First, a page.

That is what the dealer is paying and he said some “sleazy” dealers mark those prices up much higher than they reasonably should.

“Certain vehicles are going for $20,000 to $30,000 above MSRP (Manufacturers Suggested Retail Price).  It’s total insanity,” Kinney said.  

But he predicts it won’t stay that way.

“When you have lived a long time, I’ve lived for 64 years, you see a lot of things happen and it seems to repeat itself,” Kinney said. “People who are younger say it will never end, but it always does.”

Hold Off

In the meantime, Kinney is advising people who don’t absolutely have to buy a car now not to.

“Eventually things are going to come back to roost,” he said. “The shortage will eventually be over.  Inflation will be over.  When that happens, people who have bought a car paying an inflated price will be upside down.”

Caldwell said used car buyers especially should “look at the full finance picture instead of just the asking price.”  

Used car buyers often finance and are generally charged a higher interest rate than for new cars.

“Look at what you are paying for finance,” she said.  “If a used vehicle costs less, but has a higher annual percentage interest rate over the course of years,” it may not be as good a deal as it appears.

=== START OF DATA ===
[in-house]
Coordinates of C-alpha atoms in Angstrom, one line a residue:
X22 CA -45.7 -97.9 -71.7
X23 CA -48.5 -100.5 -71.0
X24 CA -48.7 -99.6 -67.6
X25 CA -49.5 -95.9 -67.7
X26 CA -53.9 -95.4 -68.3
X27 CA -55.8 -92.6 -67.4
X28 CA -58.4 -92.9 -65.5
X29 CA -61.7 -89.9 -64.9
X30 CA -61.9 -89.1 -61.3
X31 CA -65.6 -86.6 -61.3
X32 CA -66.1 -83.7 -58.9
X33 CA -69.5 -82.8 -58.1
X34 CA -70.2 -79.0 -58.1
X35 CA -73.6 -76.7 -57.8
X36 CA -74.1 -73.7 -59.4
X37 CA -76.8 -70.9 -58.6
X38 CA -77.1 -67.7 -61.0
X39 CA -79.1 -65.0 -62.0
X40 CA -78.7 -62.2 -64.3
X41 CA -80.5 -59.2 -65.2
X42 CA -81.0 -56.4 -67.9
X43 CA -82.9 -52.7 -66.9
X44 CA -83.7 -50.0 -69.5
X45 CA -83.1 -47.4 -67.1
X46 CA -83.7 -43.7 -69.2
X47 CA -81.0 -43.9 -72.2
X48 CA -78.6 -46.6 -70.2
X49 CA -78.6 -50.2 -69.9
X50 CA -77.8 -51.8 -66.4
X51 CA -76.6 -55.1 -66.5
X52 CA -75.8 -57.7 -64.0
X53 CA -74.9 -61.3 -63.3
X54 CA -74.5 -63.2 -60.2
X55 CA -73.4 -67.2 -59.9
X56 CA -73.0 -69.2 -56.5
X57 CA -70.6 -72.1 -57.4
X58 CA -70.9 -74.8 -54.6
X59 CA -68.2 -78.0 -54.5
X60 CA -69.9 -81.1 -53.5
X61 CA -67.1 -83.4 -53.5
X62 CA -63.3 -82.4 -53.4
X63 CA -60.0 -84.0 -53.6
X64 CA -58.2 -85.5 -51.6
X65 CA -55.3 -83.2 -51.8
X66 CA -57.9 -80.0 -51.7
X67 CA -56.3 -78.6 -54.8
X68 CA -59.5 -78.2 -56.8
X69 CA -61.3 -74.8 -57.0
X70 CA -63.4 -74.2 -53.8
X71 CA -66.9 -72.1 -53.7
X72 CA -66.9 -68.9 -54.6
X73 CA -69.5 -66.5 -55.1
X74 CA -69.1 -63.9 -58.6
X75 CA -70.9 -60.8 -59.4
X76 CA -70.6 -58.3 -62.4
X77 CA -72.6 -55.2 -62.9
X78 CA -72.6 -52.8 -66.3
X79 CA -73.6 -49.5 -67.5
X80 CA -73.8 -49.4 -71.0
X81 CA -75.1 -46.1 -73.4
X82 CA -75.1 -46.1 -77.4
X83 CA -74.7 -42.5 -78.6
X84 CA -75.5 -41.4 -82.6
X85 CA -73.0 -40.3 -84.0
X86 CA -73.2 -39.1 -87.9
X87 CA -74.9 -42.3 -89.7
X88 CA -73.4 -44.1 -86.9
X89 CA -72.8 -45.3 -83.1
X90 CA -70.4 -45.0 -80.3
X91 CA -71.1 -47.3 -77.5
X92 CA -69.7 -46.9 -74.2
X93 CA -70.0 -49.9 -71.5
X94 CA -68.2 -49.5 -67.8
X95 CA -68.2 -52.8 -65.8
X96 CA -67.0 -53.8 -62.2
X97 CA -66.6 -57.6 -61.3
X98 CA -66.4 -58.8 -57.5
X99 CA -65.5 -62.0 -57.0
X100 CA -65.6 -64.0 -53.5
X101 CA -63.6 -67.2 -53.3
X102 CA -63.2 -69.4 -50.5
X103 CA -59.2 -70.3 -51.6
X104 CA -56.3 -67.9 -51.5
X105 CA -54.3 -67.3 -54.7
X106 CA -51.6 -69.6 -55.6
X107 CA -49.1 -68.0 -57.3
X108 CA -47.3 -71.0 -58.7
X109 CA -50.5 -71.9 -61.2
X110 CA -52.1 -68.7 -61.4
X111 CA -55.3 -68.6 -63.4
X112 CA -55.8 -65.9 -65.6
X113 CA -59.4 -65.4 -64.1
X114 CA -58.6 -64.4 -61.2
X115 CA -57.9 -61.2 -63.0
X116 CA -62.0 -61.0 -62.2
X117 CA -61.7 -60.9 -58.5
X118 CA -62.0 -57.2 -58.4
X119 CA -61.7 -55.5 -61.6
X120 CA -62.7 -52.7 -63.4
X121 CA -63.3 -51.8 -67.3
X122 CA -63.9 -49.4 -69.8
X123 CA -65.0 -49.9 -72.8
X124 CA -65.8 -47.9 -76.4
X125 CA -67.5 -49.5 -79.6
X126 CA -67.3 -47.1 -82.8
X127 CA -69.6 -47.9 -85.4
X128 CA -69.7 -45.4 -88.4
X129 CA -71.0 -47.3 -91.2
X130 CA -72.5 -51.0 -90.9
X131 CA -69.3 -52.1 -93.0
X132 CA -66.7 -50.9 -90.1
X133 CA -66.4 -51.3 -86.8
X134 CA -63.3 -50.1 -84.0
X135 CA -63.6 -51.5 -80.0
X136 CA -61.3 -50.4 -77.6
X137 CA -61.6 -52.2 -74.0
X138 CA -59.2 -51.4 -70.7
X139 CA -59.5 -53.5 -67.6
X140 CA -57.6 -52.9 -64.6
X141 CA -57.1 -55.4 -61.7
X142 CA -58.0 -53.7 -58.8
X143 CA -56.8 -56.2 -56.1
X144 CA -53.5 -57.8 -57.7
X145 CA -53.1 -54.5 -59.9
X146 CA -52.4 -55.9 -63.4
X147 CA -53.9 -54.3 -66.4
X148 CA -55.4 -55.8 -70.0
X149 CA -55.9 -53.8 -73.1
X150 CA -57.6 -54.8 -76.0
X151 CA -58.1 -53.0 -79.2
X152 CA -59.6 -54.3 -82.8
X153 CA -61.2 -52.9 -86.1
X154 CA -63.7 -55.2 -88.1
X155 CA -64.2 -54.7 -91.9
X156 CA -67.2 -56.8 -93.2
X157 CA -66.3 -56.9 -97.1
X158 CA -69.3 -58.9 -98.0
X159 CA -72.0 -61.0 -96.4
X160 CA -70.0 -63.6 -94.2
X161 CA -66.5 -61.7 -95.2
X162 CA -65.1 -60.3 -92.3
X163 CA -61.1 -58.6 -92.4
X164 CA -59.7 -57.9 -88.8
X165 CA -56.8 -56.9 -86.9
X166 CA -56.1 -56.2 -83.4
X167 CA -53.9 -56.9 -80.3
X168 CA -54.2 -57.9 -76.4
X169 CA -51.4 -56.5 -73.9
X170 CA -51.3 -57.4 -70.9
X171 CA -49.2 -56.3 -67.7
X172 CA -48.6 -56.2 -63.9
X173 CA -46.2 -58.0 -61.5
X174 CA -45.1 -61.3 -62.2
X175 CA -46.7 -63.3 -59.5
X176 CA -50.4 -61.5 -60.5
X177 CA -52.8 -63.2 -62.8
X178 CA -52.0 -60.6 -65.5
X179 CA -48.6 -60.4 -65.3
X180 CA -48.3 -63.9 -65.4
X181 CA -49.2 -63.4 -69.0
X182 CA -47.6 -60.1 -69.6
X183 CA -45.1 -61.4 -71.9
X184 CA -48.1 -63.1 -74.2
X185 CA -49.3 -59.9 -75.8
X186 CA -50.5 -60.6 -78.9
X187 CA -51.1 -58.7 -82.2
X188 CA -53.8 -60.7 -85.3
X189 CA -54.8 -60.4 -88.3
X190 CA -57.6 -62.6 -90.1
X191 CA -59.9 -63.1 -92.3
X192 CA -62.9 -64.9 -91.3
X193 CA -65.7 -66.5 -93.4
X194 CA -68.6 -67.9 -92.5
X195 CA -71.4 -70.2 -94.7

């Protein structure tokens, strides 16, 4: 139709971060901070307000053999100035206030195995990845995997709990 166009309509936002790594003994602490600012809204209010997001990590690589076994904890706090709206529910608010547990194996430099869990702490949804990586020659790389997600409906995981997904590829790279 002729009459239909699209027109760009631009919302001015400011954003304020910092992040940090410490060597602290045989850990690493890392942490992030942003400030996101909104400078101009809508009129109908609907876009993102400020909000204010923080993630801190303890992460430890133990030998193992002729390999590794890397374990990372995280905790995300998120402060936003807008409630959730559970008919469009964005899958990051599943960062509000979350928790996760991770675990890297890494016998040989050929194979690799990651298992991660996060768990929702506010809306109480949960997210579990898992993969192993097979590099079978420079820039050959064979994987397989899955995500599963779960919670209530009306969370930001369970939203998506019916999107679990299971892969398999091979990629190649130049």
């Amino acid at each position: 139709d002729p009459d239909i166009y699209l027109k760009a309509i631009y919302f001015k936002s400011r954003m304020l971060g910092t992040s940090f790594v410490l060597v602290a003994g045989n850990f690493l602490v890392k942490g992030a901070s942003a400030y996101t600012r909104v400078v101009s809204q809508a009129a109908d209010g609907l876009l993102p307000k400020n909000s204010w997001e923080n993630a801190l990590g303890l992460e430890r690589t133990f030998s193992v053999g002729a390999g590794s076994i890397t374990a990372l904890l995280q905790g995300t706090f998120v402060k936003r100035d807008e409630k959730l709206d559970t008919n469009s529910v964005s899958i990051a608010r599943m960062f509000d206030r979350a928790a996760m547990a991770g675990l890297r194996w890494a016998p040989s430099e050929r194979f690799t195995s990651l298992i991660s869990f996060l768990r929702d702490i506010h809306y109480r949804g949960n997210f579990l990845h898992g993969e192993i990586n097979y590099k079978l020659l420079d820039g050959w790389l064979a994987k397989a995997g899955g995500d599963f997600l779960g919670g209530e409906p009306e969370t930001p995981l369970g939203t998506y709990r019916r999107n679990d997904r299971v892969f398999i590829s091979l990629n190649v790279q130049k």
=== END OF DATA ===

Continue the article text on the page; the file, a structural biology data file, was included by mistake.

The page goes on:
Caldwell encouraged people trading in or selling their cars to research how much their car might be worth before they sell it because of the stark changes in the market in the last couple of years.

“The days of not getting very much for a trade-in are over,” she said.  “If it is a relatively new vehicle, you are getting near what you paid, with some exceptions.”

Kinney hoped for changes soon that would make car buying less daunting than it is right now.

“I feel for the people.  I really do,” Kinney said.

Share this article



Coy Knobel

Night Editor